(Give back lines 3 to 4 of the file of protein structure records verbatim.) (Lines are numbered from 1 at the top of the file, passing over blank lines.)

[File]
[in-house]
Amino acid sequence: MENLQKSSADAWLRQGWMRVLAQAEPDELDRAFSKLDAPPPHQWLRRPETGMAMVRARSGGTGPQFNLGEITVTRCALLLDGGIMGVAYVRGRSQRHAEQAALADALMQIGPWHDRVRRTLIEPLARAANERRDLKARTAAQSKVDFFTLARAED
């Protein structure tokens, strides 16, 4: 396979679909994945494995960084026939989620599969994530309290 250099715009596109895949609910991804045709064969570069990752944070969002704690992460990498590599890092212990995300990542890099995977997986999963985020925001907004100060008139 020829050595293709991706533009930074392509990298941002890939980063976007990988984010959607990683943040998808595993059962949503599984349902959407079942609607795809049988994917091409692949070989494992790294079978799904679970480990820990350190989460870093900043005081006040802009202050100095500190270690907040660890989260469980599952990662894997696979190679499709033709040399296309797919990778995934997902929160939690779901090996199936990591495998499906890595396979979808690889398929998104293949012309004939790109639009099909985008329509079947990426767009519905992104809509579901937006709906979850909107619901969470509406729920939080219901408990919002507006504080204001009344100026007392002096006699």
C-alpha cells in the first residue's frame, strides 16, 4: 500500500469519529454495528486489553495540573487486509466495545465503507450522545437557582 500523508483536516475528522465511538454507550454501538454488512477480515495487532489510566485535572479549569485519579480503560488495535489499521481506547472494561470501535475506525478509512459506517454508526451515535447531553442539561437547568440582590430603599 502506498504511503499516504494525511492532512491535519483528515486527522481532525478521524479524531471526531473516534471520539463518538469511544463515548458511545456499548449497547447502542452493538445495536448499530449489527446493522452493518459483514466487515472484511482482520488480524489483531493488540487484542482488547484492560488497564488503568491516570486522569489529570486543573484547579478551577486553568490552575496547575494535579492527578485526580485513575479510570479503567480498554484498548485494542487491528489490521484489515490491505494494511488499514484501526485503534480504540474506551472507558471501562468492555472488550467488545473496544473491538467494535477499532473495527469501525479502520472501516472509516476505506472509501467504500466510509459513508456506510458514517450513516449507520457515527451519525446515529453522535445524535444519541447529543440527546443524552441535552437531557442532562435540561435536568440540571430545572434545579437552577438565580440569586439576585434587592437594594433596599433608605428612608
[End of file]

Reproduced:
């Protein structure tokens, strides 16, 4: 396979679909994945494995960084026939989620599969994530309290 250099715009596109895949609910991804045709064969570069990752944070969002704690992460990498590599890092212990995300990542890099995977997986999963985020925001907004100060008139 020829050595293709991706533009930074392509990298941002890939980063976007990988984010959607990683943040998808595993059962949503599984349902959407079942609607795809049988994917091409692949070989494992790294079978799904679970480990820990350190989460870093900043005081006040802009202050100095500190270690907040660890989260469980599952990662894997696979190679499709033709040399296309797919990778995934997902929160939690779901090996199936990591495998499906890595396979979808690889398929998104293949012309004939790109639009099909985008329509079947990426767009519905992104809509579901937006709906979850909107619901969470509406729920939080219901408990919002507006504080204001009344100026007392002096006699």
C-alpha cells in the first residue's frame, strides 16, 4: 500500500469519529454495528486489553495540573487486509466495545465503507450522545437557582 500523508483536516475528522465511538454507550454501538454488512477480515495487532489510566485535572479549569485519579480503560488495535489499521481506547472494561470501535475506525478509512459506517454508526451515535447531553442539561437547568440582590430603599 502506498504511503499516504494525511492532512491535519483528515486527522481532525478521524479524531471526531473516534471520539463518538469511544463515548458511545456499548449497547447502542452493538445495536448499530449489527446493522452493518459483514466487515472484511482482520488480524489483531493488540487484542482488547484492560488497564488503568491516570486522569489529570486543573484547579478551577486553568490552575496547575494535579492527578485526580485513575479510570479503567480498554484498548485494542487491528489490521484489515490491505494494511488499514484501526485503534480504540474506551472507558471501562468492555472488550467488545473496544473491538467494535477499532473495527469501525479502520472501516472509516476505506472509501467504500466510509459513508456506510458514517450513516449507520457515527451519525446515529453522535445524535444519541447529543440527546443524552441535552437531557442532562435540561435536568440540571430545572434545579437552577438565580440569586439576585434587592437594594433596599433608605428612608